James Felici

James Felici has worked in the publishing industry—in both editorial and production—for more than 30 years. A veteran journalist and former managing editor of Publish magazine, he has set type by hand as well as on systems from IBM, Linotype, Compugraphic, CCI, and Magna. His books include The Complete Manual of Typography (Peachpit Press), The Desktop Style Guide (Bantam/ITC), How to Get Great Type Out of Your Computer (North Light), and contributions to The Macintosh Bible (Peachpit Press). He has written for numerous publications, including PC World, Macworld, and The Seybold Report, and has been a featured speaker at Seybold Seminars, Macworld Expo, and other events worldwide.
  • Features: Written by James Felici on February 16, 2011
    Small capital letters—small caps, as we say in the trade—are a typesetting mainstay, even though they aren't available for most typefaces. The larger character sets (or more accurately, glyph sets) made possible by the TrueType and OpenType font formats have never translated into universal access to small caps, even though they should be commonplace. As a part of standard print design vocabulary, small caps appear everywhere, especially in display type, as seen in Figure 1.
  • Features: Written by James Felici on January 31, 2011
    Repetitive text formatting is a huge time waster, and even using paragraph and character styles is a bore when you have to apply them over and over again. But by using InDesign’s nested styles, you can bypass a lot of this tedium. Nested styles sound more complicated than they are. In fact, they’re nothing more than a series of regular old character styles, with the transition from one to the next triggered by a character or command InDesign encounters in the text stream.
  • Features: Written by James Felici on January 6, 2011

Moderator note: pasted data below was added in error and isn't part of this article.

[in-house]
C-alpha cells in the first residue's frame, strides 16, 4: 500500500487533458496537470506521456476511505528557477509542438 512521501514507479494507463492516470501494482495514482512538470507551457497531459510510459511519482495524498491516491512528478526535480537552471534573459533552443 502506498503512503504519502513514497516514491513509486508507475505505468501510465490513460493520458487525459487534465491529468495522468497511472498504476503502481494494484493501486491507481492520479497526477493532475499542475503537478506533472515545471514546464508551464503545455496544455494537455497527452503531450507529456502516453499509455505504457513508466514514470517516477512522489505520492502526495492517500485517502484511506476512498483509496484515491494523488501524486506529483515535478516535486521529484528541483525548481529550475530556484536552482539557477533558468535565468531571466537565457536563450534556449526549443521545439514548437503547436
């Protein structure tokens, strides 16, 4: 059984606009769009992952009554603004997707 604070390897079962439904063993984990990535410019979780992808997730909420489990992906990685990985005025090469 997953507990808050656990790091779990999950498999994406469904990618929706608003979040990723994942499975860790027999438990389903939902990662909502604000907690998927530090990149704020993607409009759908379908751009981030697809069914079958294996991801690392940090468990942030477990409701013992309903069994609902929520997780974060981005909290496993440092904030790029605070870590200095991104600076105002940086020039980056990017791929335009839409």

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  • Features: Written by James Felici on December 6, 2010
    Back in the days of hand-set type, all the little character blocks for a given point size of a typeface were stored in drawers divided neatly into sections, one cubby for each character. In these type cabinets, majuscules--capitals--were stored in the upper case, and minuscules were stored in the lower case. As with any drawer, when pulled out of its case too far, a font drawer would drop and spill its contents all over the floor. The resulting mess what was called a pi, and to pi a font was considered very bad form.
  • Features: Written by James Felici on November 1, 2010
    For such a basic typographic control, leading really isn't very well implemented in today's page layout programs. In this column, we'll look at how you have to manage both leading and a tool known as the baseline shift to exercise full control over the vertical position of all the characters on your pages. Together, they're a powerful, if awkward, combo.
  • Features: Written by James Felici on October 6, 2010
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    Regular readers of this column know that I generally take a dim view of electronically manip

  • Features: Written by James Felici on September 20, 2010
    Finding two typefaces that work well together can be a challenge, but how about five? The new French magazine Carto does just that, in a design that's as ambitious typographically as it is editorially (Figure 1). Its subline, "The World in Maps," tells you three things right off the bat: • It's going to be graphically rich; • It's going to take on geography in its broadest sense: topography, sociology, economics, history, and ecology; • Being of high French seriousness, it's going to contain a lot of text.
  • Features: Written by James Felici on September 2, 2010
    A few months back, in a column entitled "Check, Please," I recommended that one thing to scan for before considering a job done was the presence of badly formed points of ellipsis, those series of dots used to indicate missing text, also known as ellipsis points, points of omission, or points of suspension. This begs the question, though, what exactly is a properly formed ellipsis?
  • Features: Written by James Felici on August 18, 2010
    How many fonts do you own? The answer is probably "none." Almost all fonts, whether bought or bundled, come to you with strings attached, and even ones that you've downloaded "for free" are in all likelihood only being licensed to you. You do not own them, you only own the privilege of using them, and they are—with rare exceptions—not yours to do with as you please.
  • Features: Written by James Felici on August 9, 2010
    Typefaces go in and out of style, and except for a handful of perennial favorites, most are destined to fade into the shadows after their day in the sun. It's not that no one uses them anymore, but they cease to be household faces, so to speak. I'd like to nominate some of those faces relegated to the wings for a reprise on center stage.

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